Are you using a screen reader? Click here to view the navigation links for this site as a bulleted list.



Partner logos: BLM, FWS, FS, NPS, University of Montana Wilderness.net Logo
Connecting federal employees, scientists, educators, and the public with their wilderness heritage
Text size: A | A | A  [Print]

Alta Toquima Wilderness

General Contacts Area Management Wilderness Laws
Photograph taken in  the Alta Toquima Wilderness
Credit:
Friends of Nevada Wilderness

Introduction

The United States Congress designated the Alta Toquima Wilderness (map) in 1989 and it now has a total of 35,860 acres. All of this wilderness is located in Nevada and is managed by the Forest Service.

Description

Steep and sharply cut with many rocky canyons, the Toquima Mountain Range lies between Big Smoky Valley on the west and Monitor Valley on the east in central Nevada. In the central portion of the range you'll find Alta Toquima Wilderness, rising from gentler terrain in the northern section to more rugged ground that peaks in the south on Mount Jefferson. This massif stands boldly prominent, a collection of three summits on a ridge eight miles long and two miles wide, with a high point of 11,949 feet. On a clear day, you can stand on this ridge and see all the way to the mountains in California and Utah.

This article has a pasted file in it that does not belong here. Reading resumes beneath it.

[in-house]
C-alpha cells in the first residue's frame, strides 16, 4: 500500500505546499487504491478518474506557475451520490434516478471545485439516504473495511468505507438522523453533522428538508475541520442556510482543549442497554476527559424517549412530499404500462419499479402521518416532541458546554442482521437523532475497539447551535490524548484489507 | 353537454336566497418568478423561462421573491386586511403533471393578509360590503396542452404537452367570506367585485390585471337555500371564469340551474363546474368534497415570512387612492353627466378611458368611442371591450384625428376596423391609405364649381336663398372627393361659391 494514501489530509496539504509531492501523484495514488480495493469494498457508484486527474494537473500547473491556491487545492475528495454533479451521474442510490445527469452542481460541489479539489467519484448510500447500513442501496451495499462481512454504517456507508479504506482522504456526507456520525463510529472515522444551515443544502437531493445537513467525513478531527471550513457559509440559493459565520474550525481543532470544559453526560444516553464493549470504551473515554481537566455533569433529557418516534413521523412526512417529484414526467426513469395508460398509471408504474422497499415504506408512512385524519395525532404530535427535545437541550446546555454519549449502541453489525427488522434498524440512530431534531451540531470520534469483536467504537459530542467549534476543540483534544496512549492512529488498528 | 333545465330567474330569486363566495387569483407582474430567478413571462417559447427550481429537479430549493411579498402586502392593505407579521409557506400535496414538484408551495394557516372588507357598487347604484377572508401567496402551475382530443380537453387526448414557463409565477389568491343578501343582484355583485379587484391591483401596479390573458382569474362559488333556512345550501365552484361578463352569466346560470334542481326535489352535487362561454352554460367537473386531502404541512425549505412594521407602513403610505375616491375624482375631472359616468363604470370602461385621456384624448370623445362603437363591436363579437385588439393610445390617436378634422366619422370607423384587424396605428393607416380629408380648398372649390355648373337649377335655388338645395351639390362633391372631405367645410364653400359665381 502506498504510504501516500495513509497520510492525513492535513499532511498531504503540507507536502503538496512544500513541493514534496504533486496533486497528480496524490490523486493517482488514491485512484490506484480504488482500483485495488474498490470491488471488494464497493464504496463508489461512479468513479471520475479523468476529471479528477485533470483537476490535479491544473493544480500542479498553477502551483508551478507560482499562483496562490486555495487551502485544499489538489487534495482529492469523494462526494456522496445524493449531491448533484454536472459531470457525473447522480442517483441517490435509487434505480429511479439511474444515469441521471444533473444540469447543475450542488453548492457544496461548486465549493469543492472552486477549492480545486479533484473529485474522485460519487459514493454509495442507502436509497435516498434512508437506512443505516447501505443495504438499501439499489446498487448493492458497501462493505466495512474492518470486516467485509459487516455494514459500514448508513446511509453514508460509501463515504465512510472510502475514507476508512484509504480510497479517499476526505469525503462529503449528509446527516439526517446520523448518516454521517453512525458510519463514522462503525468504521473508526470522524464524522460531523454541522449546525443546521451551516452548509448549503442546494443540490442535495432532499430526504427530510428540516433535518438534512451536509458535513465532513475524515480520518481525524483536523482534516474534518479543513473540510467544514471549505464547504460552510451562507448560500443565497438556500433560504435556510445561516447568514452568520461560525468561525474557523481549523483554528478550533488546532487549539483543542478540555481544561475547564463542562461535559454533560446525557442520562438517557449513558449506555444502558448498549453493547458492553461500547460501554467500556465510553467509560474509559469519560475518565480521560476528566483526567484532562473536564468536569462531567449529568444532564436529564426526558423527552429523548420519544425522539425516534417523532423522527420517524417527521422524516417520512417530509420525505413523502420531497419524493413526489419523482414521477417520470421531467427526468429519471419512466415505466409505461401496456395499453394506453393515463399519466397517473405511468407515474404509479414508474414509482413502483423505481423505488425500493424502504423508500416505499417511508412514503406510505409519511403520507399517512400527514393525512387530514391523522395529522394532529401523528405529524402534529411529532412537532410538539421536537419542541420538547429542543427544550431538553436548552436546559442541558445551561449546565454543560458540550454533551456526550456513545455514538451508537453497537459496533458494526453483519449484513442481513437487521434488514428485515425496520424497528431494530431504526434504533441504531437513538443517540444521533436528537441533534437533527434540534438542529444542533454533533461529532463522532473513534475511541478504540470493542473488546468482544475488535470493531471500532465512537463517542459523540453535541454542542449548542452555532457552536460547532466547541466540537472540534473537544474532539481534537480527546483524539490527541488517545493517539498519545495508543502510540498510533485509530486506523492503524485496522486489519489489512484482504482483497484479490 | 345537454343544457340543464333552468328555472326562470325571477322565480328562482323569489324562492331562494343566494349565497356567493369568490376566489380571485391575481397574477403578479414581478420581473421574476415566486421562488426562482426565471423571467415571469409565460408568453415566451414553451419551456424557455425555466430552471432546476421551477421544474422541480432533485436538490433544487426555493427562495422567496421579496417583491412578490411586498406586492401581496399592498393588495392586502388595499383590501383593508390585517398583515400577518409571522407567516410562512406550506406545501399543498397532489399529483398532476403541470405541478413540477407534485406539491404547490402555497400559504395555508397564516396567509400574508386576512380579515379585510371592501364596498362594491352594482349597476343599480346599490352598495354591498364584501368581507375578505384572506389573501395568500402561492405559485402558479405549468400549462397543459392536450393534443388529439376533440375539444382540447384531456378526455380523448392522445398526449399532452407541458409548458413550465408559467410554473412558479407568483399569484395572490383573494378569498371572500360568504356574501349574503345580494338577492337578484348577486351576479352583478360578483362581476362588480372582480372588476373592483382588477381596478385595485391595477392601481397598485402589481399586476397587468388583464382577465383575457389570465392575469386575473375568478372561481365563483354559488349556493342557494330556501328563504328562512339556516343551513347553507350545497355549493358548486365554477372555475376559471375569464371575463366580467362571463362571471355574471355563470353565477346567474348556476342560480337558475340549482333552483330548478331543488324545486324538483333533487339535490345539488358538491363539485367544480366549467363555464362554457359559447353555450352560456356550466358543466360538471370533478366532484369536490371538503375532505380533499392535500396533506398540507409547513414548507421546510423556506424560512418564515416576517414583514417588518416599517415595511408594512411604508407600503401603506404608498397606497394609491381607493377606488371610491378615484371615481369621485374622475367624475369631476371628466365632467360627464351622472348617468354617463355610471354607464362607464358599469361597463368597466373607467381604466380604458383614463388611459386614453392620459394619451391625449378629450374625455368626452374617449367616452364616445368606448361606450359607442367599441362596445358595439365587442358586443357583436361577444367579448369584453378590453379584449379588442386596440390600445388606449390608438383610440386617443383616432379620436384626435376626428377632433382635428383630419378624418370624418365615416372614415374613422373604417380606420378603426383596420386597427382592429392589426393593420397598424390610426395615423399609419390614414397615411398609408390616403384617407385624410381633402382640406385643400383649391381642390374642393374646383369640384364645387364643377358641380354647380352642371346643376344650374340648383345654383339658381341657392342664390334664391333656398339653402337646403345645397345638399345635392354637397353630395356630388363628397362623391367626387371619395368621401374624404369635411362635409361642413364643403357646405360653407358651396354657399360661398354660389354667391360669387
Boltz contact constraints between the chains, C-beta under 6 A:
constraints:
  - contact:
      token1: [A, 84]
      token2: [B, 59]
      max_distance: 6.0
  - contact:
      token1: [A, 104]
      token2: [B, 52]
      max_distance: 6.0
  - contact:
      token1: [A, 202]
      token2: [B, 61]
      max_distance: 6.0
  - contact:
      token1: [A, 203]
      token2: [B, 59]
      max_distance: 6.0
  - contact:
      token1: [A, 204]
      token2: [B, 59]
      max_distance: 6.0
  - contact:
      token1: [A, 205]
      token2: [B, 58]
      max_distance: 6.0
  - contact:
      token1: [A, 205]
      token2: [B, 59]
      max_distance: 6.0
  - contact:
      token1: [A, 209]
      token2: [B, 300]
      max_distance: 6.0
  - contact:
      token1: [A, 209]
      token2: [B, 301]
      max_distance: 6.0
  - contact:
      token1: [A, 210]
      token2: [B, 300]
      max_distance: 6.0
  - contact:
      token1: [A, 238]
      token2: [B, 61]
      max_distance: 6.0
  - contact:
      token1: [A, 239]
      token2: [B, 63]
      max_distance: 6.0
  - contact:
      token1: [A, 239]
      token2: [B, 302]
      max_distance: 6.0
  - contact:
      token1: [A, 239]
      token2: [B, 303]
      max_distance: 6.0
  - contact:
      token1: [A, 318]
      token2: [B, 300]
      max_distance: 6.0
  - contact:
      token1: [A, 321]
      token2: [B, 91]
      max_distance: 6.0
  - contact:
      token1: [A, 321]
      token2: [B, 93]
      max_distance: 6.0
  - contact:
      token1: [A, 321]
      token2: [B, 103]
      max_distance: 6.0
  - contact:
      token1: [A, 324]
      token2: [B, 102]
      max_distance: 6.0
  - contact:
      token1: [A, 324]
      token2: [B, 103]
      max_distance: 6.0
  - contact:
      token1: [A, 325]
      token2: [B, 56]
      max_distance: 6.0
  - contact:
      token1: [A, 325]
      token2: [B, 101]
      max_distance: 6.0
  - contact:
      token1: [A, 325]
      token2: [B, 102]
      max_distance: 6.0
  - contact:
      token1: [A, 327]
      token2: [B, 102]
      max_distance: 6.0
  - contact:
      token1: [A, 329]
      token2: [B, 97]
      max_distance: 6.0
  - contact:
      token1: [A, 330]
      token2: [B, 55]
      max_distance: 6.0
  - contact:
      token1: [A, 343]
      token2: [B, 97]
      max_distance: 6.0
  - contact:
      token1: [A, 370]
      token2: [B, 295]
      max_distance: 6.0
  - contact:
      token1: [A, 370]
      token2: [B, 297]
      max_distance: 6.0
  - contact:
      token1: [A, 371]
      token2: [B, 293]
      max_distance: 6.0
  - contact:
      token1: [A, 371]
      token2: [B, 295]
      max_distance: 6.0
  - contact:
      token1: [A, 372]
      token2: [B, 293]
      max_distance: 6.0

From sagebrush and grass at lower elevations, the vegetation turns to pinion-juniper woodlands and finally to limber pine and a few patches of aspen in the higher country. Pine Creek supports a native population of trout, and the slopes are home to deer, bighorn sheep, grouse, and chukar.

Trails from the north, east, and south provide access to the crest. The western side of the Wilderness is seldom seen.

Planning to Visit the Alta Toquima Wilderness?

Leave No Trace

How to follow the seven standard Leave No Trace principles differs in different parts of the country (desert vs. Rocky Mountains). Click on any of the principles listed below to learn more about how they apply in the Alta Toquima Wilderness.
  1. Plan Ahead and Prepare
  2. Travel and Camp on Durable Surfaces
  3. Dispose of Waste Properly
  4. Leave What You Find
  5. Minimize Campfire Impacts
  6. Respect Wildlife
  7. Be Considerate of Other Visitors
For more information on Leave No Trace, Visit the Leave No Trace, Inc. website.



Give us your feedback